Cornwall and west Devon are renowned as an area of extensive historic mining activity, chiefly for copper and tin, and at various times during the 19th century there were over 2,000 mines working in the region. Many of these were less than 100 metres deep and employed only a handful of people; of which Rosevale Mine was a typical example.
The western side of the Foage Valley has been extensively prospected for tin by means of costean pits and shallow trials, which delineate the outcrops of the main lodes. Underground mining in this area was well established by the 18th century in the form of shafts and exploratory/drainage tunnels driven into the hillside from the base of the valley.
Plan of the trial pits and workings of Rosevale Mine (courtersy of Adam Sharpe)
Rosevale Mine is the ideal site for restoration for several reasons:
The workings are entirely in granite, requiring little artificial support.
Continuous natural ventilation between the levels (low radon levels).
Self-draining, therefore no pumping requirement.
Walk-in access, therefore no hoisting requirement.
Contains varied examples of Cornish mine workings.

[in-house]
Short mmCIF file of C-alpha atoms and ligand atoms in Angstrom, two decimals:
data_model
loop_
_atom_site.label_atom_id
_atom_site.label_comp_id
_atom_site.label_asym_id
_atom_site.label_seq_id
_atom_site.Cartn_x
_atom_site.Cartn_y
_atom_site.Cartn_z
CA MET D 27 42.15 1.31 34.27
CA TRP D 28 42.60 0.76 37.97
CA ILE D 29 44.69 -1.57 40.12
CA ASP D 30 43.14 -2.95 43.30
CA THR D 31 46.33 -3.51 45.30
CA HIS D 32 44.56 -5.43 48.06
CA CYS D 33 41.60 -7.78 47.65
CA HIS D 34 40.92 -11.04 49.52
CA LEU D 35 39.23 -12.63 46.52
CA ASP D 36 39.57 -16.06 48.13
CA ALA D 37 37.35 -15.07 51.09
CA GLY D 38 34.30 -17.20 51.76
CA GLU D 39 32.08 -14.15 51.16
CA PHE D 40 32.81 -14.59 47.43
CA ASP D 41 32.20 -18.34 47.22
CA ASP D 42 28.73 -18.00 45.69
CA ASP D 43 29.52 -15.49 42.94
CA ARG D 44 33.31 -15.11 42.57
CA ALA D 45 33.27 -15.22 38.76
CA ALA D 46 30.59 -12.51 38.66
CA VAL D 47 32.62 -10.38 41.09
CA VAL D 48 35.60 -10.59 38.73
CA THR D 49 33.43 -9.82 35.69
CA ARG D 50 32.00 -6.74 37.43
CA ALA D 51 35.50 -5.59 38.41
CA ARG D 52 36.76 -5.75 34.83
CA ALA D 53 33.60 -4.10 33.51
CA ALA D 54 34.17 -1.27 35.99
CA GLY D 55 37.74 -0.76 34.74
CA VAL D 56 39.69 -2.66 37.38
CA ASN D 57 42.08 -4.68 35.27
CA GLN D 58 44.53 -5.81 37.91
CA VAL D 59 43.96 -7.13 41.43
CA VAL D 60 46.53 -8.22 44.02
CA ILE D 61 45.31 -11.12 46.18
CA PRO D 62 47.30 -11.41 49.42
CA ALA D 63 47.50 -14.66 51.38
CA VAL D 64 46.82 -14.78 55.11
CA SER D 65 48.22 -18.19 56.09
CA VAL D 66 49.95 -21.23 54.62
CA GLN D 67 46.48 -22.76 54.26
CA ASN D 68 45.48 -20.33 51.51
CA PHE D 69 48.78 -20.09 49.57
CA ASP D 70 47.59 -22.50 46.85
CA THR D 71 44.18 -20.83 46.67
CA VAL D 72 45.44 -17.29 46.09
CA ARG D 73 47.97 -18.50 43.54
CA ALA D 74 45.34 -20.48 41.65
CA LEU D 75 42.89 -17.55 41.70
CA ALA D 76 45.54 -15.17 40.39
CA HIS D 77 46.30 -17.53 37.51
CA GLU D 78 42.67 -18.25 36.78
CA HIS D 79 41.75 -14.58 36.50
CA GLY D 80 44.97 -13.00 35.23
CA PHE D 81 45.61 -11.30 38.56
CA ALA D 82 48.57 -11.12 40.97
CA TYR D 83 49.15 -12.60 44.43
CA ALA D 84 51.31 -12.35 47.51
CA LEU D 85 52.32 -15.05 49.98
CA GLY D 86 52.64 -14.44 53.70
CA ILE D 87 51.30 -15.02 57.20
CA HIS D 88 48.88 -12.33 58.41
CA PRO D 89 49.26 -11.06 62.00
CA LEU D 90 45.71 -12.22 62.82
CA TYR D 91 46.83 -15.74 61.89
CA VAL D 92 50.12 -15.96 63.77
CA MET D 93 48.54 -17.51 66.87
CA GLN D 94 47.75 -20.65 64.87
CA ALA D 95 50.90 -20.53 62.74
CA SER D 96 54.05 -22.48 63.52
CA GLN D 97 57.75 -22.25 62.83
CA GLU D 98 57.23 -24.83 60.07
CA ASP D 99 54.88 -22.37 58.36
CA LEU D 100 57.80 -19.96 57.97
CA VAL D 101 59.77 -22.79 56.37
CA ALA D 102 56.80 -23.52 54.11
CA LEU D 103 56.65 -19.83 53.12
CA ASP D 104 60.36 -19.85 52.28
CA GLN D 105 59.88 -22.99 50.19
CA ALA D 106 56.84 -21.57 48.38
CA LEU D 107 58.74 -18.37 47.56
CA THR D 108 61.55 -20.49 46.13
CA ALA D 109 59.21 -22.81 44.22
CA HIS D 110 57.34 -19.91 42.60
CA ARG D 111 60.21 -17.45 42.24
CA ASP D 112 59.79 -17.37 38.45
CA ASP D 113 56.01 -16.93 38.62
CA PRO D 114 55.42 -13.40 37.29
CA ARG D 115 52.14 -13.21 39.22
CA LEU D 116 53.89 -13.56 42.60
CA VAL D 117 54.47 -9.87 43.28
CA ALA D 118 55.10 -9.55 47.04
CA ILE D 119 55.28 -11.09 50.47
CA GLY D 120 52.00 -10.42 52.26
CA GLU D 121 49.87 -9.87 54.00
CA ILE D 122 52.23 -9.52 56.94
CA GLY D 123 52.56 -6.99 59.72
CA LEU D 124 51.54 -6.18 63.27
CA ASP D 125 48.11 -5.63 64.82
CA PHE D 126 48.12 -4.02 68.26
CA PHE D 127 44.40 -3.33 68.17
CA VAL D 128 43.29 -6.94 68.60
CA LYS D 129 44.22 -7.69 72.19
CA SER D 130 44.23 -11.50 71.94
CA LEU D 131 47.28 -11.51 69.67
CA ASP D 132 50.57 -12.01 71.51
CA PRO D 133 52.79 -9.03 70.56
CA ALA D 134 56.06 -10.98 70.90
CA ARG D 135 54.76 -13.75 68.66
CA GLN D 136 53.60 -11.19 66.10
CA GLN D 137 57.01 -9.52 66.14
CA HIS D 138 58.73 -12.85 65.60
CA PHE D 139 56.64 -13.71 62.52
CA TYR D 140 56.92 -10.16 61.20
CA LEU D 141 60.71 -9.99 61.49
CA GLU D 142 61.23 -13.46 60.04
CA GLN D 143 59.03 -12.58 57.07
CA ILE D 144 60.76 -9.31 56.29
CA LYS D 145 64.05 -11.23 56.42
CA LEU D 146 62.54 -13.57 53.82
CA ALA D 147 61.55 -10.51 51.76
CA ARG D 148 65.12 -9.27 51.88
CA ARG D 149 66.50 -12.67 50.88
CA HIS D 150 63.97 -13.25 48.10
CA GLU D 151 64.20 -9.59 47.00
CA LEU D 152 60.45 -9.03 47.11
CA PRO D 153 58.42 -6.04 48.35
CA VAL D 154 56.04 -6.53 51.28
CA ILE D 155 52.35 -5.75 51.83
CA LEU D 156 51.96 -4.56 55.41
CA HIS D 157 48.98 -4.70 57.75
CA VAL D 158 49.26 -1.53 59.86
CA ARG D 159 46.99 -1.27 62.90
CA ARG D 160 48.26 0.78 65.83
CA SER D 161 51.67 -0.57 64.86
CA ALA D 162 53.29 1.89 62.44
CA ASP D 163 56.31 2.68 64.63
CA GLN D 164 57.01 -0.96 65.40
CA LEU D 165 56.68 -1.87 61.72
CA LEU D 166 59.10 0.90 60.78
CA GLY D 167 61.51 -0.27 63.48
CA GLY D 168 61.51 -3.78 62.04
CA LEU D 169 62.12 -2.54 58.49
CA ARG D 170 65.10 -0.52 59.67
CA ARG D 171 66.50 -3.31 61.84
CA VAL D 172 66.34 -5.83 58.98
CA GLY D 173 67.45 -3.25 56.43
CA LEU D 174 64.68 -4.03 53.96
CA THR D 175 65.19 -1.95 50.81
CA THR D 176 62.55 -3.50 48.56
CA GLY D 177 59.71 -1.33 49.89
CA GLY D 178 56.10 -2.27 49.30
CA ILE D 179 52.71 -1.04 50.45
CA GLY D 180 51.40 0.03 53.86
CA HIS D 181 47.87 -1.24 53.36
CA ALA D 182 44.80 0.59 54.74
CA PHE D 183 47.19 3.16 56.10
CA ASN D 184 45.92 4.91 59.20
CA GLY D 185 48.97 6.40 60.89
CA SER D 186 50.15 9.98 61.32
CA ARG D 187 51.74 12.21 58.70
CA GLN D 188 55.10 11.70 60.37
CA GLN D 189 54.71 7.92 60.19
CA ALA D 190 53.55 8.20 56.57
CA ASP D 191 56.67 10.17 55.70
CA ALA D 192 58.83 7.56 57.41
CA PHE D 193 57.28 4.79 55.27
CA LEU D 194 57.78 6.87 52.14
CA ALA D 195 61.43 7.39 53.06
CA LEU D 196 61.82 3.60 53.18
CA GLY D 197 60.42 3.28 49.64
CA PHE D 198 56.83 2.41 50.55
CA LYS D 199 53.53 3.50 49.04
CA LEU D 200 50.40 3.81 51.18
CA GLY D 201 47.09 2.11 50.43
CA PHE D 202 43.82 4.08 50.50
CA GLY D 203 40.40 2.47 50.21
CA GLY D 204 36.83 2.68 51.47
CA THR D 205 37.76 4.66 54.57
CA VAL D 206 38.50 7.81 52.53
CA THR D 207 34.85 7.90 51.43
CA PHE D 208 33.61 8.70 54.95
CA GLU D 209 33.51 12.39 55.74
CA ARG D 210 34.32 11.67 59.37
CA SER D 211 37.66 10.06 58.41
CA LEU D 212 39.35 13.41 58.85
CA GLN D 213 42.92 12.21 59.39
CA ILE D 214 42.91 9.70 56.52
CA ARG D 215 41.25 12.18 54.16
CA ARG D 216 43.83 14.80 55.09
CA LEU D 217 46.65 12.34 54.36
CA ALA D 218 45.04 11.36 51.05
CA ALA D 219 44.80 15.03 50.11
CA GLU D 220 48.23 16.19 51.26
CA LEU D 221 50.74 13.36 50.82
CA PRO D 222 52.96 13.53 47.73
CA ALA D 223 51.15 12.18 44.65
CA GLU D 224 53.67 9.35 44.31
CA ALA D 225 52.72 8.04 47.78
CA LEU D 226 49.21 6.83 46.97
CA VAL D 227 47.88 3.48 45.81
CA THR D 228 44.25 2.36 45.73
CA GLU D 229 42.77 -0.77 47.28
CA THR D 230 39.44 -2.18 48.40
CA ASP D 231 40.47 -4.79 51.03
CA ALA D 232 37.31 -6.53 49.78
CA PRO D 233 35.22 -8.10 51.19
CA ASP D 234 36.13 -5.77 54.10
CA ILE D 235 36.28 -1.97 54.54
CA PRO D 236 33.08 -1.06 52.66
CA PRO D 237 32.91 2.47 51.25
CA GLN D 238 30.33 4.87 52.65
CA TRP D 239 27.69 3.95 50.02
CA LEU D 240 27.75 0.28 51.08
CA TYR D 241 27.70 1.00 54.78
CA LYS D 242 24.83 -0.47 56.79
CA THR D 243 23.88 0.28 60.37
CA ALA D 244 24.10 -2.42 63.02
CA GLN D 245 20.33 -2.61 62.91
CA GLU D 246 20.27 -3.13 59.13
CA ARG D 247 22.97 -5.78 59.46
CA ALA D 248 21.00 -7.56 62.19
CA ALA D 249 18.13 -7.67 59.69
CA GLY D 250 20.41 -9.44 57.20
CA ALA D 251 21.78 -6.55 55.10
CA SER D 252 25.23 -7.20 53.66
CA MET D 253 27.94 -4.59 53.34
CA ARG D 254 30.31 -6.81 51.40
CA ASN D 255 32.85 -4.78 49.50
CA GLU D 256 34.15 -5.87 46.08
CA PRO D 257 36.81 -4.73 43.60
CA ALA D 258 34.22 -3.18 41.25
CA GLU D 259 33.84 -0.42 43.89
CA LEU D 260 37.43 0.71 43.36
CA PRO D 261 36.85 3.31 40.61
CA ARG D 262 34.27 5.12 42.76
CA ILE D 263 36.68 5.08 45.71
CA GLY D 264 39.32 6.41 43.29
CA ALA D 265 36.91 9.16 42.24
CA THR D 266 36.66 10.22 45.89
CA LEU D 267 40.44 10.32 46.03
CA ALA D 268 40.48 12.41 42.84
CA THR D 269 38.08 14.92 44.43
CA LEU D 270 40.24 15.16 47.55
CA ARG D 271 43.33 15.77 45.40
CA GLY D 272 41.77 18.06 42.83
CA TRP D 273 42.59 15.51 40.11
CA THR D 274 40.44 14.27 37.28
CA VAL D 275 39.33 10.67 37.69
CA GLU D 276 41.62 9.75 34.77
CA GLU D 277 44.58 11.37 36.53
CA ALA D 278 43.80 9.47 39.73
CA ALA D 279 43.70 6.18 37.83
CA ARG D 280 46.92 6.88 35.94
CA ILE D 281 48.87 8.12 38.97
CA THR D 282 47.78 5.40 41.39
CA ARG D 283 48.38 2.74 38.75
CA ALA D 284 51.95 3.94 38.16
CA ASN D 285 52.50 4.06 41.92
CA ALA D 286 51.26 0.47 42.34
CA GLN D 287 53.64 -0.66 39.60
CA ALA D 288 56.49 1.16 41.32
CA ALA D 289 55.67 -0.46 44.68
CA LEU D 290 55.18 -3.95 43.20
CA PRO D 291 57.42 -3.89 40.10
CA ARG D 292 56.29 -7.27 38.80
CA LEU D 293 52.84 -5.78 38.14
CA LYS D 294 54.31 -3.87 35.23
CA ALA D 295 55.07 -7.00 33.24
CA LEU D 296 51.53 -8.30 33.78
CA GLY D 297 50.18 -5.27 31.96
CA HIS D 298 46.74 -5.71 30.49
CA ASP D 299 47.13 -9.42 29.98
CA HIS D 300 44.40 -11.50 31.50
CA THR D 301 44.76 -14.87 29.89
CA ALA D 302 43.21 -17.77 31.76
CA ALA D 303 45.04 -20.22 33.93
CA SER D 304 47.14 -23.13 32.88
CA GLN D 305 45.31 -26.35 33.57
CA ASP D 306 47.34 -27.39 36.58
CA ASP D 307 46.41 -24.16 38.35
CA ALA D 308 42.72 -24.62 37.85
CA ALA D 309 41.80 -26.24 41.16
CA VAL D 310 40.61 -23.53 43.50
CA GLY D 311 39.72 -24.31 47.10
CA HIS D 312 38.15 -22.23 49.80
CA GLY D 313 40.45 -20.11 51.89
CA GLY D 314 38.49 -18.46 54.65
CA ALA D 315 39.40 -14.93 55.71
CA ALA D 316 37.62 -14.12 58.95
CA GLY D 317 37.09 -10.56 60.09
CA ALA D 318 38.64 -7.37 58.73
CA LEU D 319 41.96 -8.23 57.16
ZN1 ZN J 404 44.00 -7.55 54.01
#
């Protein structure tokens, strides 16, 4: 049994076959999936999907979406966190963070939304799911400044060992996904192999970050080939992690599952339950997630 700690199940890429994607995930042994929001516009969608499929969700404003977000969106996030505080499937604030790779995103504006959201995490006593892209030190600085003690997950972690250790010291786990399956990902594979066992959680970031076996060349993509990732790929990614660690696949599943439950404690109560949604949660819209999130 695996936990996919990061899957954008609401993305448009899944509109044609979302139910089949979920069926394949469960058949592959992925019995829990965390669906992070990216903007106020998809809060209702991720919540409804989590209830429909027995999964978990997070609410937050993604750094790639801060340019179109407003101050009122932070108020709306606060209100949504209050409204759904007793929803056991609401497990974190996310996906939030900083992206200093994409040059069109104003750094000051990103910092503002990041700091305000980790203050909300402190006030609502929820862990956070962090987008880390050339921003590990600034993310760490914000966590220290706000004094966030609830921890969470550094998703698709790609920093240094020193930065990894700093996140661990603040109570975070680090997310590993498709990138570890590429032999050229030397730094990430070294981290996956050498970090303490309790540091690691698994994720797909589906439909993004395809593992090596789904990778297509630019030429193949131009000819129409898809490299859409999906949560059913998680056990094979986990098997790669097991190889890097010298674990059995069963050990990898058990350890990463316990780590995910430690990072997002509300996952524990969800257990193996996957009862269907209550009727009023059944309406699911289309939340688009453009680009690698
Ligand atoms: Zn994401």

Potential for longer-term work and expansion.
The principal workings are on Main Lode and comprise:
No.1 Level - driven in from the hillside for a distance of 200 metres;
No.2 Level - driven from the base of the valley for a distance of almost 300 metres; at its end this level is over 60 metres (200 ft) below surface.
The levels are 30 metres apart and are connected by a stope. A raise at the end of No.1 Level connects to surface.
Deep Adit Level - which lies at a depth of 9 metres below No.2 Level, has been driven along Caunter Lode for a distance of over 200 metres.
We have a copy of an original plan of the mine, dated 1914, held at Cornwall Record Office:
Throughout the period from the mid-1970s the team has collected a variety of mining relics that illustrate various aspects of Cornish mining. We have also received some extremely generous donations of used mining equipment.